A small town became the epicenter of the QAnon storm. It’s about fighting back.


In response, dozens arrived in Bodegrafen in the spring of 2021 to express their condolences to the children they believed had been killed. A message left on the children’s grave reads: “I lay these flowers in honor of Jost Knevel (Hero of Heroes!) and other victims of satanic abuse.” They signed their message with the hashtag #StopVanDissel.

“I was really angry,” says Ida Bromberg, describing how she felt after visitors left a teddy bear ornament on her father’s grave.

The Bodegraven plot sent ripples across the country. After his home address was leaked to the Red Pill Journal, a cat website, Van Dyssel was forced to work a full-day patrol. In October 2021, a man suspected of plotting to assassinate the Prime Minister was taken down by Telegram after he posted to the Red Pill Journal-linked Telegram group De Batafse République.

In May, the municipality of Bodegra tried to take legal action to stop the plots engulfing the town. The mayor at the time, Christian van der Kamp, worried that the attention the city was receiving could lead to violence. “Last year in Arnhem, a man was beaten to death during a so-called ‘pedo hunt,'” he told a Dutch newspaper. A.DHe added that he did not want a repeat in Bodegraan.

Kat He was arrested in July 2021 in Northern Ireland, where he lives, and was eventually extradited to the Netherlands last year. Knevel, who is based in Spain, was convicted of inciting riots in August 2021 and sentenced to 15 months in prison in June 2022. Rathgever was sentenced to 18 months in prison in June 2022 after posting a video of him yelling “baby killer” at Van Diesel while riding a bicycle. Two Telegram channels with a total of 13,000 members were forced to shut down by police. And in September 2022, the municipality took Twitter to court in an attempt to force the platform to remove all traces of the Bodegraven conspiracy.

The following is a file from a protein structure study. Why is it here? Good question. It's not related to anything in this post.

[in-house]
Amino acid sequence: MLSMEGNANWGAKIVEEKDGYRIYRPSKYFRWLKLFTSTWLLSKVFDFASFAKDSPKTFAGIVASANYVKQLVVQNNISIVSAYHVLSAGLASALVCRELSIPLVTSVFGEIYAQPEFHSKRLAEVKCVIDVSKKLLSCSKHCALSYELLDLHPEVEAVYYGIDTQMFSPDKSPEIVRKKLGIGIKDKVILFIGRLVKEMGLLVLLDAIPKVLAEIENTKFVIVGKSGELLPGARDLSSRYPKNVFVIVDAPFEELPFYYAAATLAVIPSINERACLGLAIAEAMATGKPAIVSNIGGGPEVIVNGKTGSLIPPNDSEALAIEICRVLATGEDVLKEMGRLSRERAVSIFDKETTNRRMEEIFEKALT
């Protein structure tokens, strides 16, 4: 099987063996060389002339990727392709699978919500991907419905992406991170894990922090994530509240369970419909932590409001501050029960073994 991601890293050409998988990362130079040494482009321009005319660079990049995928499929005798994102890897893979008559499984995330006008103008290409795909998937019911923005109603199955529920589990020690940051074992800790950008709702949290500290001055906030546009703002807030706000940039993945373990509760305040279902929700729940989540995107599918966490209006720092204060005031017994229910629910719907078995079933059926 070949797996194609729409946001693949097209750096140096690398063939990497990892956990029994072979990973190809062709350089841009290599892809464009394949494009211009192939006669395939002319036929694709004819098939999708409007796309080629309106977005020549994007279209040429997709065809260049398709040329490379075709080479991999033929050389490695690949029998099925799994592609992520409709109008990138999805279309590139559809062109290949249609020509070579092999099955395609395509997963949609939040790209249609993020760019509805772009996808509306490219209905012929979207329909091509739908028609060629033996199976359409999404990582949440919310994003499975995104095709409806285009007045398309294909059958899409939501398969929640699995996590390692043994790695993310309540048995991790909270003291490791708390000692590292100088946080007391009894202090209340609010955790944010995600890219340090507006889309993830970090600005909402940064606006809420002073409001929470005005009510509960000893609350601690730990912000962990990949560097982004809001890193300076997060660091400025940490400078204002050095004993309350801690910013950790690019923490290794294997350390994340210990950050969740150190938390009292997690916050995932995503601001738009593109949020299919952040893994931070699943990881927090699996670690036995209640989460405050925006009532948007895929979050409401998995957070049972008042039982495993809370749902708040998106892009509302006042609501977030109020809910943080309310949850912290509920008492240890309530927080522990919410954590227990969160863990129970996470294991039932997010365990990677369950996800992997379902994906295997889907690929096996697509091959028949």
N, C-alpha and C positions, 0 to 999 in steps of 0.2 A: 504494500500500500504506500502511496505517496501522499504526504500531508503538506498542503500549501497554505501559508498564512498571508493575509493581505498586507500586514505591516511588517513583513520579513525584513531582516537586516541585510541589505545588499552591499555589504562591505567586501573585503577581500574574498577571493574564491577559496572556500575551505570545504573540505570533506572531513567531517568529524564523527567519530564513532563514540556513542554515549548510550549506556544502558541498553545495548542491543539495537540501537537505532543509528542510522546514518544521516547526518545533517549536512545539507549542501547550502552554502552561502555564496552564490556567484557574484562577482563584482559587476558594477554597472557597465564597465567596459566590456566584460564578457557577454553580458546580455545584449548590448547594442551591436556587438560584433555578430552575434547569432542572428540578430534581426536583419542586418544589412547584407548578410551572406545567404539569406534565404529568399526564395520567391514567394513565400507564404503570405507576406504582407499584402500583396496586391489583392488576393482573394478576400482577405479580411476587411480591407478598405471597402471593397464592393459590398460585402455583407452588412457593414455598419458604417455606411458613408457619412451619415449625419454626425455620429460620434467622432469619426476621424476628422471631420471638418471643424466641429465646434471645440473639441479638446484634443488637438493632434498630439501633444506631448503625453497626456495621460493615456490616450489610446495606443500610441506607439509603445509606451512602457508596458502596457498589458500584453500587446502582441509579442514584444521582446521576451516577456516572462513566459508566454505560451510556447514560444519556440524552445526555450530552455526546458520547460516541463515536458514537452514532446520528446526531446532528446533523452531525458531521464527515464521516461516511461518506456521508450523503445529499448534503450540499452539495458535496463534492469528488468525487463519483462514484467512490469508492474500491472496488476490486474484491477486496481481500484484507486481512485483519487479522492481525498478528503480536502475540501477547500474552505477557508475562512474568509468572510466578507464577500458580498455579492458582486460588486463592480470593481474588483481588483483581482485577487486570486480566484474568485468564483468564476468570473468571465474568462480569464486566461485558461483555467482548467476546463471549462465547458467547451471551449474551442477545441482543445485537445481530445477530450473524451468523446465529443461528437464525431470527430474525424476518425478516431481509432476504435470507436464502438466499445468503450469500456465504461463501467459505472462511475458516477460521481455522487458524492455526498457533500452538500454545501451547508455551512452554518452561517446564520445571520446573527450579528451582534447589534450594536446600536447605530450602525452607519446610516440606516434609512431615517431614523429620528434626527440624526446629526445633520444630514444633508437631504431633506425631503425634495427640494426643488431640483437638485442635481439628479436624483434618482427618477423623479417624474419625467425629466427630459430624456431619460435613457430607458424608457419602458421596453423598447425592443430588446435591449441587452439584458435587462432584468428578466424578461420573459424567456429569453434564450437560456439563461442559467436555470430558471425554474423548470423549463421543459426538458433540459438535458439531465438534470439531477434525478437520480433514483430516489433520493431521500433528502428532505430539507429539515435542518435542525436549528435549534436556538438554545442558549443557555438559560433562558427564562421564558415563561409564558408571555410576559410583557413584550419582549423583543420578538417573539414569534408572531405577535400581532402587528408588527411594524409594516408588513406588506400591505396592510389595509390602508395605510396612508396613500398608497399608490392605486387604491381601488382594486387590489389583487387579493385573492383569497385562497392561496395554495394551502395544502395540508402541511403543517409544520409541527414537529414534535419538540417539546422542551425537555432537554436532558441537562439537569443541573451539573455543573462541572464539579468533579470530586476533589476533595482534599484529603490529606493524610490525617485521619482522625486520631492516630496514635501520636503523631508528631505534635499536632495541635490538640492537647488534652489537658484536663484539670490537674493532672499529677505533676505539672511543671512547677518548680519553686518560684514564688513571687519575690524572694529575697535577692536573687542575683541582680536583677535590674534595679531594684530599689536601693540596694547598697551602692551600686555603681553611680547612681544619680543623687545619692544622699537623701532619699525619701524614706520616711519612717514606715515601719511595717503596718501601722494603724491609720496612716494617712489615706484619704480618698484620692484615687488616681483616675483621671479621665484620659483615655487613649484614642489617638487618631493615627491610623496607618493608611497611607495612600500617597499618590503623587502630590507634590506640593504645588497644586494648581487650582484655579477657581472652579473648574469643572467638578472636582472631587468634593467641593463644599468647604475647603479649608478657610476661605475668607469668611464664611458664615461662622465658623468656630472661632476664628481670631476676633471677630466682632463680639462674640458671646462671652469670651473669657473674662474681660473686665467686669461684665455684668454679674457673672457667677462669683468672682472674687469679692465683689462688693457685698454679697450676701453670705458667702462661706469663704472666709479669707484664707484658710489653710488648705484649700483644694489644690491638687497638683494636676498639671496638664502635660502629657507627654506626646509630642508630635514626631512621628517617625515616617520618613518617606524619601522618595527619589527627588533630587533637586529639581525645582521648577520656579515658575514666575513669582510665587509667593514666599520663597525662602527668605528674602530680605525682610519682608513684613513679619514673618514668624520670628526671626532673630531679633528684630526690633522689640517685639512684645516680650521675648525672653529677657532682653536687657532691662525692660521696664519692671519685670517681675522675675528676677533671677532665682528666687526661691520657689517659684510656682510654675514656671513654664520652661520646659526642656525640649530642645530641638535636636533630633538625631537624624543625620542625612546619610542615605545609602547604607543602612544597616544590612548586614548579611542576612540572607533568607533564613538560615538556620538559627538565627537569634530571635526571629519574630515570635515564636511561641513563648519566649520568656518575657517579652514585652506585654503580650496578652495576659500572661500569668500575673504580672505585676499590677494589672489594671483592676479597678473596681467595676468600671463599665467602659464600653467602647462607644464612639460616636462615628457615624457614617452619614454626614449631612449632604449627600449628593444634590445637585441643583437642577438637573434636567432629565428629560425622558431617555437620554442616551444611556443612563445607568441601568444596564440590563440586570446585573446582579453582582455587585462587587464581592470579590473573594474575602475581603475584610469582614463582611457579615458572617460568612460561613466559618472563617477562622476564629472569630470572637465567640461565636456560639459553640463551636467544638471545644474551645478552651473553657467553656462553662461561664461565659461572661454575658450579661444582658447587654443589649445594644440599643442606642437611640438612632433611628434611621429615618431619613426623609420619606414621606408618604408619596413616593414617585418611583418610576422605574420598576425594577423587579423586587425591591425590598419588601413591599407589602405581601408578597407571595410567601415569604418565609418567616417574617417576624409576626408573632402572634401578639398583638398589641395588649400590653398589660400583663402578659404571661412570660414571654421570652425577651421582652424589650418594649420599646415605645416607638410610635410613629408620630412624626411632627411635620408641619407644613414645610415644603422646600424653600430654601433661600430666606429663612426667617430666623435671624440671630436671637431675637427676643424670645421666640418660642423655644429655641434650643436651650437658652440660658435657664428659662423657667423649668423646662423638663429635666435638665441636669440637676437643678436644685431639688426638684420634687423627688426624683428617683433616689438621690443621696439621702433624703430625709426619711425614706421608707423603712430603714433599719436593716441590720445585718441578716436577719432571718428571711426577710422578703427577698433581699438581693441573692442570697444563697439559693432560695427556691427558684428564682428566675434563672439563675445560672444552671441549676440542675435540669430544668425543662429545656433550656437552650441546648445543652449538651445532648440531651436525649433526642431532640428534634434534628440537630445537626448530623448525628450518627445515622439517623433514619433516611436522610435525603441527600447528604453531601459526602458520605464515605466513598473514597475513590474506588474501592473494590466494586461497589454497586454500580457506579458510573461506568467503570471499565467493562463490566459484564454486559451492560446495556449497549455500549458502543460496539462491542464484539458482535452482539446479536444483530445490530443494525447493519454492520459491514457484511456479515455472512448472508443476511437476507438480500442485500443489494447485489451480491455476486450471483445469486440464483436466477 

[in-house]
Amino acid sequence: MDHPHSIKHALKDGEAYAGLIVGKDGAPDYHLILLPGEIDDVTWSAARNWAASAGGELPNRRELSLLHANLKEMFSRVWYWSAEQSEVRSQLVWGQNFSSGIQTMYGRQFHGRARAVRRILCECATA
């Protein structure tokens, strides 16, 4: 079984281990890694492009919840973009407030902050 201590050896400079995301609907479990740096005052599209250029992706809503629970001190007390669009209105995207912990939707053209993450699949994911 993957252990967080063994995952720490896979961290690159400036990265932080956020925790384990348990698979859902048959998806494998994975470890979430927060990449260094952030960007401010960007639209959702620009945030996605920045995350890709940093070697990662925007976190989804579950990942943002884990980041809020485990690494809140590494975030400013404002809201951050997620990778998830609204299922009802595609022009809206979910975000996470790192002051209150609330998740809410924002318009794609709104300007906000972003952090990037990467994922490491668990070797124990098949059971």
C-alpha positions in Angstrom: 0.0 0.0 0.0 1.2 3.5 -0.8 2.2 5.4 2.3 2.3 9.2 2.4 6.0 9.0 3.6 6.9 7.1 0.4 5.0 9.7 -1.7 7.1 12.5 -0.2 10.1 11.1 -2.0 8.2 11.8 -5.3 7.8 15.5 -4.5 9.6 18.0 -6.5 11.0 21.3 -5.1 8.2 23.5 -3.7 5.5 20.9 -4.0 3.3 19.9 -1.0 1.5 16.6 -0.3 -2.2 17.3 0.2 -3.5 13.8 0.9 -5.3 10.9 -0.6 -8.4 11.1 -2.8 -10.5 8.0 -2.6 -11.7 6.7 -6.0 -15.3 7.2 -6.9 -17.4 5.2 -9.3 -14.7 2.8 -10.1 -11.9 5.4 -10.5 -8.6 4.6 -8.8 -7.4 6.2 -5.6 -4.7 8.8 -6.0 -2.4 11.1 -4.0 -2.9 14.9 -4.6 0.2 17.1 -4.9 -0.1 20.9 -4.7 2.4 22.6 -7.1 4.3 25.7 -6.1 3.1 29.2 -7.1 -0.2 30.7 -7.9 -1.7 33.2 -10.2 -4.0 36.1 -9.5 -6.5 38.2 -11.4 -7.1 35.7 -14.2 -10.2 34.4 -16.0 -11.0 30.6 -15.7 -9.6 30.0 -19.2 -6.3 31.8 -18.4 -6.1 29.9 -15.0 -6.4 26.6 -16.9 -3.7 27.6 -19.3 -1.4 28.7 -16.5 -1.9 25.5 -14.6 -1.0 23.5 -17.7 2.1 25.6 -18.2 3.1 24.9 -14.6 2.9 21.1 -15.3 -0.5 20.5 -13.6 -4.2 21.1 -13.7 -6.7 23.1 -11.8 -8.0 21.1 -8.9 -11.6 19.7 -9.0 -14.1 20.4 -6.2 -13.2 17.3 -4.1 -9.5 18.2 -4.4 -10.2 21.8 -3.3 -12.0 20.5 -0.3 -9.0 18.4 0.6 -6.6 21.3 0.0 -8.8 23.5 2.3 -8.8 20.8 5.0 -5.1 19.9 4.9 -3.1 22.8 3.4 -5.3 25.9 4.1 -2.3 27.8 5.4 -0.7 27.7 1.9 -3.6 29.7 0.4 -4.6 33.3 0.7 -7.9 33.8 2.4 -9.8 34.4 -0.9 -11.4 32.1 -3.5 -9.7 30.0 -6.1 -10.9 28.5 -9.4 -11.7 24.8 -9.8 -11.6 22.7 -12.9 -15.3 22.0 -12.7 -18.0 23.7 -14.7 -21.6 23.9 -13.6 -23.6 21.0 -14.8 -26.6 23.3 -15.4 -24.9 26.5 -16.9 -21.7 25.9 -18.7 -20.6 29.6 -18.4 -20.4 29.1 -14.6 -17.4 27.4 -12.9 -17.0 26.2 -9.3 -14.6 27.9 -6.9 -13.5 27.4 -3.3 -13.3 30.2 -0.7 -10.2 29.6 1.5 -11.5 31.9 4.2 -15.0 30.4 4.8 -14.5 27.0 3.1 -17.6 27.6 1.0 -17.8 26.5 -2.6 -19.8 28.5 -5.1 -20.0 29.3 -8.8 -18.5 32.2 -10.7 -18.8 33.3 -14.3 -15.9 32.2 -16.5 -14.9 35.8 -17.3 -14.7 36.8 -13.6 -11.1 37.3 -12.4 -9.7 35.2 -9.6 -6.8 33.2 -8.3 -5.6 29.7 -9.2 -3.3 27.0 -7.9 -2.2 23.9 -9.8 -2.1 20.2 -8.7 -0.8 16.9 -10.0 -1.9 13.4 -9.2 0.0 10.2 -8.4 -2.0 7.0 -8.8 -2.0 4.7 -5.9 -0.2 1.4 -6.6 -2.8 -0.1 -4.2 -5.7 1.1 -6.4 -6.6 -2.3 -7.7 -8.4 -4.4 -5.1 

In Bodegraan, local residents credit the municipality’s proactive response with getting life back to normal here. “It’s over for me,” Bromberg said, adding that she can’t help but think about what happened to those responsible now. The townspeople say the same. “It’s like it never happened,” said Manon von Agmond, pushing a pram along the highway. Another resident, Remko Zwan, said the whole thing was a funny story he now tells his friends. “I think everybody’s gone,” said Stephanie, who has lived in the city for two years but declined to share her last name.

The cloud of intrigue over Bodegraven may have dissipated, but not everyone is convinced that this episode is over for the Netherlands. “QAnon is vague and broad and general,” says Daniel de Zeeuw, who likens QAnon to the extreme of conspiracy fiction, especially for adapting to different countries. In the Netherlands, he finds affinity with new-age, alternative subcultures that may label QAnon as food and security. “It’s like a meme,” he added. “It’s a template that people can use and adapt to their own needs or their local context.”


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